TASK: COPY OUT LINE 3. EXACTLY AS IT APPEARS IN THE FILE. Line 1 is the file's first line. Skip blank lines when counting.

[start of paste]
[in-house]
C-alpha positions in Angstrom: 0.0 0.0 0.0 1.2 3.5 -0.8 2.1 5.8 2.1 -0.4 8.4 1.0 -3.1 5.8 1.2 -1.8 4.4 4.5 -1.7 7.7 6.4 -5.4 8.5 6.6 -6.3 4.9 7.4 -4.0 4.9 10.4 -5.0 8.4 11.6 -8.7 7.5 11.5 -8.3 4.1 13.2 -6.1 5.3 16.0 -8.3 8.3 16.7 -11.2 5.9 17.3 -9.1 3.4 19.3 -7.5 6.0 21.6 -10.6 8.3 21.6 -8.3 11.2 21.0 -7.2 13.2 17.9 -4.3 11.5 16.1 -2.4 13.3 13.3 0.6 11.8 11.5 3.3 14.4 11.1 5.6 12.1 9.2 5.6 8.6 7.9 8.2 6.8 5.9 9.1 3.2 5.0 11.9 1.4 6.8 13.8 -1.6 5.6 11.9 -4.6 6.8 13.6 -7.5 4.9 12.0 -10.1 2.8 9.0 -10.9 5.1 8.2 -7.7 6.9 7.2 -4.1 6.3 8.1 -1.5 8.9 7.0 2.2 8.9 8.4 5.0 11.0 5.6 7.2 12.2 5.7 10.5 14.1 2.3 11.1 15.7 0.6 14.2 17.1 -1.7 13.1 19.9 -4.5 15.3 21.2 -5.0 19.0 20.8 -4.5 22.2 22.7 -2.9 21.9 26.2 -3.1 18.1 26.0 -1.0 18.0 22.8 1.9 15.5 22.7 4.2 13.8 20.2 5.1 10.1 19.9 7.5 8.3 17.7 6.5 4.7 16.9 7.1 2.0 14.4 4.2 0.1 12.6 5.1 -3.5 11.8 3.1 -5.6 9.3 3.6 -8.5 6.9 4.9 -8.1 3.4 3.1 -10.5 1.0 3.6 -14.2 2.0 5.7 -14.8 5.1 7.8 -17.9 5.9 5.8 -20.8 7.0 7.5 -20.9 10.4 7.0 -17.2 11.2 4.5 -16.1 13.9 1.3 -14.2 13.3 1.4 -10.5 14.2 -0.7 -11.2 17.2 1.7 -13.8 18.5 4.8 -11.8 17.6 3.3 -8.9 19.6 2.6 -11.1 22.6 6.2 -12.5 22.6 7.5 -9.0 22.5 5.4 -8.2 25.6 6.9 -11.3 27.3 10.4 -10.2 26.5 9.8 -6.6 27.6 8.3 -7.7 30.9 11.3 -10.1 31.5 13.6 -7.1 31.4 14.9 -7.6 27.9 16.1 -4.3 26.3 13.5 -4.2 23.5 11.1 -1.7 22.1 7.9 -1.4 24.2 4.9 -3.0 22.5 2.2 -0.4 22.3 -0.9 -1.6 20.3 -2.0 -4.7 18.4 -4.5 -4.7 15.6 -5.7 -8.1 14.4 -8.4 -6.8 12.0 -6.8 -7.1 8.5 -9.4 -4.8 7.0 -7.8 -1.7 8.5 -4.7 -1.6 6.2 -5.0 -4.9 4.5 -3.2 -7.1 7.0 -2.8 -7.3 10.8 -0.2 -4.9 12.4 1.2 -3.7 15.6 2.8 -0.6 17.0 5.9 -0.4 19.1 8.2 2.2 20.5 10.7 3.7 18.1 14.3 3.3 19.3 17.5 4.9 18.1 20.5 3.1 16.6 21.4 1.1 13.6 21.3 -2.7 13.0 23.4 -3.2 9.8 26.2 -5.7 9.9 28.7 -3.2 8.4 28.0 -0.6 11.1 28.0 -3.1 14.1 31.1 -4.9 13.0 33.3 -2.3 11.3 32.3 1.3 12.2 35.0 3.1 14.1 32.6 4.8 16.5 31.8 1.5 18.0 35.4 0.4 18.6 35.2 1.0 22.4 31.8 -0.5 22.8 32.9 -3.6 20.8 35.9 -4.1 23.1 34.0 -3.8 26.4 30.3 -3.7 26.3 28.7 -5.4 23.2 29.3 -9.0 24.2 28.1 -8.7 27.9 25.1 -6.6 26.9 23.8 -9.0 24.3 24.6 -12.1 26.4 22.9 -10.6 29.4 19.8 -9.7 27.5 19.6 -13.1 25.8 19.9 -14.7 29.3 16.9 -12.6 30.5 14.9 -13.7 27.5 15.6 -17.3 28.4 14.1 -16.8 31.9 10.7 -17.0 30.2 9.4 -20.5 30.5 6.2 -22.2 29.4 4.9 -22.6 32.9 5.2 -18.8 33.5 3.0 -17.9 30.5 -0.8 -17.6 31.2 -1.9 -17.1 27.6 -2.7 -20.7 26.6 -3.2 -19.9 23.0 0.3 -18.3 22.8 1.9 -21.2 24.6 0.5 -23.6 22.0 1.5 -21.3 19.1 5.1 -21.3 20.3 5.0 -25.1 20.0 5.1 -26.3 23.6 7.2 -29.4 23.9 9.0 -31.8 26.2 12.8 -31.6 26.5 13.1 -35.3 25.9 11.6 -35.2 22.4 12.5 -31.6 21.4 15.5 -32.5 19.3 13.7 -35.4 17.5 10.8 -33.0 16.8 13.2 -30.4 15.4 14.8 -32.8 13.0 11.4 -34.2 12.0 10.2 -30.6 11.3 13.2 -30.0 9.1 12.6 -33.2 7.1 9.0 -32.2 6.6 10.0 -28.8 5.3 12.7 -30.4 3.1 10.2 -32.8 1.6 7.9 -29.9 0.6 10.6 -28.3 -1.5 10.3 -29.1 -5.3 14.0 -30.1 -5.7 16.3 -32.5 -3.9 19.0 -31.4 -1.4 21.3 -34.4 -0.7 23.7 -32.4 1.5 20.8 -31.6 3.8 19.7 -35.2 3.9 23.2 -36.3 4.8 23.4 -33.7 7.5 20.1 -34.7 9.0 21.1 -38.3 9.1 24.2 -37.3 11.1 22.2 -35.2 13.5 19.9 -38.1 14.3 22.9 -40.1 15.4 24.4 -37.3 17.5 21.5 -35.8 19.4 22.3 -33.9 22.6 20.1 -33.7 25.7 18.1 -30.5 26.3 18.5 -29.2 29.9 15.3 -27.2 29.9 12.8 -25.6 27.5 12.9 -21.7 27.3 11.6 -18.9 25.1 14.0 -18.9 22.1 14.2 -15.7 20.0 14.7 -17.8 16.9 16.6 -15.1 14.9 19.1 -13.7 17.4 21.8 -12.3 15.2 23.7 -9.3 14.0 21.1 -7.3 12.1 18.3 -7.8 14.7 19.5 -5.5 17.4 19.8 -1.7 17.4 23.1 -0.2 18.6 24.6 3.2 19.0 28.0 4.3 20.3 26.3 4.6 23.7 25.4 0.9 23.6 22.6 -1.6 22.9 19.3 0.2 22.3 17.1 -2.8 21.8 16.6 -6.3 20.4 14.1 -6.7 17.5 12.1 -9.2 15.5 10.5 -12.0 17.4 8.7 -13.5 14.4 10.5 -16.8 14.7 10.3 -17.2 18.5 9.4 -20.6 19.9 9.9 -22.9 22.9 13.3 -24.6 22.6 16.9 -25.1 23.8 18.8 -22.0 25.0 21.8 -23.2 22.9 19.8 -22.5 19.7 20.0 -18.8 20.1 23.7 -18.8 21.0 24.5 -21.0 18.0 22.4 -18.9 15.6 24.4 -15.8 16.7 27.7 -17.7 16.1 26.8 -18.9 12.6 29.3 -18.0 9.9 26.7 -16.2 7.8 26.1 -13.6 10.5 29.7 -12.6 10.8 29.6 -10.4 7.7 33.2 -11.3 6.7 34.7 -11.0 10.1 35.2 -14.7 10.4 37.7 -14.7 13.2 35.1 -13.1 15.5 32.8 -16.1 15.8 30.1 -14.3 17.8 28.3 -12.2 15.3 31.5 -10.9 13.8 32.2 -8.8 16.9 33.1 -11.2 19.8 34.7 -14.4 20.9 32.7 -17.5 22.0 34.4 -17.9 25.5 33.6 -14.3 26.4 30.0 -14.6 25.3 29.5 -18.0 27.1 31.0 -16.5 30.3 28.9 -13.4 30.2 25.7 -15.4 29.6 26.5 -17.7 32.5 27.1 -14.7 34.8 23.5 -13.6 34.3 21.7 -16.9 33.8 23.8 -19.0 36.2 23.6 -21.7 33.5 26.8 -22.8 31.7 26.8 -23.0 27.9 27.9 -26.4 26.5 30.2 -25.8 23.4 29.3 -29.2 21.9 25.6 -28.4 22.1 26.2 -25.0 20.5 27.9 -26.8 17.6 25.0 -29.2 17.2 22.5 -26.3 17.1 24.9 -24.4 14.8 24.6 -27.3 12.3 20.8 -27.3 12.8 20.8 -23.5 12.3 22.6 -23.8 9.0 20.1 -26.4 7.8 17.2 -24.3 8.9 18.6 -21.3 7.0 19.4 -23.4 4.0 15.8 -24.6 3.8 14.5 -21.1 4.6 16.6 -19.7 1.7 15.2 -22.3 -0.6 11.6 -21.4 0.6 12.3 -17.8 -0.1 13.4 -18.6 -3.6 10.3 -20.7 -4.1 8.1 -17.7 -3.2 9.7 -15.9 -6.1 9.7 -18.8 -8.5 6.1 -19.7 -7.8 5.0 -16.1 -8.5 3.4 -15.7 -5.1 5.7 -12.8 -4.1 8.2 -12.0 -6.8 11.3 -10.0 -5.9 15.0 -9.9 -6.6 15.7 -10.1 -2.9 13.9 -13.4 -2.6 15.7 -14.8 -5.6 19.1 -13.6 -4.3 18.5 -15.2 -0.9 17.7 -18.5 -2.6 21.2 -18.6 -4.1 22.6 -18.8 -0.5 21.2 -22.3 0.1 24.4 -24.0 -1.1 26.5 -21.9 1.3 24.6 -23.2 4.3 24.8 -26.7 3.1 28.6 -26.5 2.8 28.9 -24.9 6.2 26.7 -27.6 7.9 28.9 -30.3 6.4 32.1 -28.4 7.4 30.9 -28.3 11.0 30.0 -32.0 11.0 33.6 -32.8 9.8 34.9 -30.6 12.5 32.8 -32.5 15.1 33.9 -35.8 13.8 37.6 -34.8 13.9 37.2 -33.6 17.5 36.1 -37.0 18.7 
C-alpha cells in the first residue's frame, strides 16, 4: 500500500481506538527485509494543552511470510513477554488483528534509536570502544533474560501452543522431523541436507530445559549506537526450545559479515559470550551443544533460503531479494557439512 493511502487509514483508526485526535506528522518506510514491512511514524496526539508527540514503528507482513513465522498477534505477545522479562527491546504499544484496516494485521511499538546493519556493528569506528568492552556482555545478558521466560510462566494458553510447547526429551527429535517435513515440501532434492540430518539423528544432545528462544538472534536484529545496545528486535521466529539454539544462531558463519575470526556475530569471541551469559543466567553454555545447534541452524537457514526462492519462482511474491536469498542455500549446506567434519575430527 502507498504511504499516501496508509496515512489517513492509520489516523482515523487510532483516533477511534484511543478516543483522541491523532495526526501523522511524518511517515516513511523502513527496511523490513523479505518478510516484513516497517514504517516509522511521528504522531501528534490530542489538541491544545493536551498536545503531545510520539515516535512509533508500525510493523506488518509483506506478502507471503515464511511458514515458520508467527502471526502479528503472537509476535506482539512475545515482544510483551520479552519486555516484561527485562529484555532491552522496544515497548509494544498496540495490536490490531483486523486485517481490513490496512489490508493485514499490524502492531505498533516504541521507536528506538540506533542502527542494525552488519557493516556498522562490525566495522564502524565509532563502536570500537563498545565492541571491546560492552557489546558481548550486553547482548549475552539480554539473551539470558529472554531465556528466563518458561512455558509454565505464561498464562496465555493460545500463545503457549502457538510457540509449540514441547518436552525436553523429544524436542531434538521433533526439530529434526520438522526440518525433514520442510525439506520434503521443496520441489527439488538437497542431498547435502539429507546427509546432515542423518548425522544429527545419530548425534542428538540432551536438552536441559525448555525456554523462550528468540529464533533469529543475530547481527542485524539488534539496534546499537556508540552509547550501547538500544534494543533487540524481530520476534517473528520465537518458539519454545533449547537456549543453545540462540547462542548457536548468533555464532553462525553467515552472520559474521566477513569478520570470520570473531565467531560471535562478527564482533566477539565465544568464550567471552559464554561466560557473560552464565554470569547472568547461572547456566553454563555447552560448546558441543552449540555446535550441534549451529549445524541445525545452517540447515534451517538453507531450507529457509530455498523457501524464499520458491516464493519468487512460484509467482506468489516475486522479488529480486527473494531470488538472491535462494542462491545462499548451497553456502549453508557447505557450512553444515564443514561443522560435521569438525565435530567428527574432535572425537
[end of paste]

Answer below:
C-alpha cells in the first residue's frame, strides 16, 4: 500500500481506538527485509494543552511470510513477554488483528534509536570502544533474560501452543522431523541436507530445559549506537526450545559479515559470550551443544533460503531479494557439512 493511502487509514483508526485526535506528522518506510514491512511514524496526539508527540514503528507482513513465522498477534505477545522479562527491546504499544484496516494485521511499538546493519556493528569506528568492552556482555545478558521466560510462566494458553510447547526429551527429535517435513515440501532434492540430518539423528544432545528462544538472534536484529545496545528486535521466529539454539544462531558463519575470526556475530569471541551469559543466567553454555545447534541452524537457514526462492519462482511474491536469498542455500549446506567434519575430527 502507498504511504499516501496508509496515512489517513492509520489516523482515523487510532483516533477511534484511543478516543483522541491523532495526526501523522511524518511517515516513511523502513527496511523490513523479505518478510516484513516497517514504517516509522511521528504522531501528534490530542489538541491544545493536551498536545503531545510520539515516535512509533508500525510493523506488518509483506506478502507471503515464511511458514515458520508467527502471526502479528503472537509476535506482539512475545515482544510483551520479552519486555516484561527485562529484555532491552522496544515497548509494544498496540495490536490490531483486523486485517481490513490496512489490508493485514499490524502492531505498533516504541521507536528506538540506533542502527542494525552488519557493516556498522562490525566495522564502524565509532563502536570500537563498545565492541571491546560492552557489546558481548550486553547482548549475552539480554539473551539470558529472554531465556528466563518458561512455558509454565505464561498464562496465555493460545500463545503457549502457538510457540509449540514441547518436552525436553523429544524436542531434538521433533526439530529434526520438522526440518525433514520442510525439506520434503521443496520441489527439488538437497542431498547435502539429507546427509546432515542423518548425522544429527545419530548425534542428538540432551536438552536441559525448555525456554523462550528468540529464533533469529543475530547481527542485524539488534539496534546499537556508540552509547550501547538500544534494543533487540524481530520476534517473528520465537518458539519454545533449547537456549543453545540462540547462542548457536548468533555464532553462525553467515552472520559474521566477513569478520570470520570473531565467531560471535562478527564482533566477539565465544568464550567471552559464554561466560557473560552464565554470569547472568547461572547456566553454563555447552560448546558441543552449540555446535550441534549451529549445524541445525545452517540447515534451517538453507531450507529457509530455498523457501524464499520458491516464493519468487512460484509467482506468489516475486522479488529480486527473494531470488538472491535462494542462491545462499548451497553456502549453508557447505557450512553444515564443514561443522560435521569438525565435530567428527574432535572425537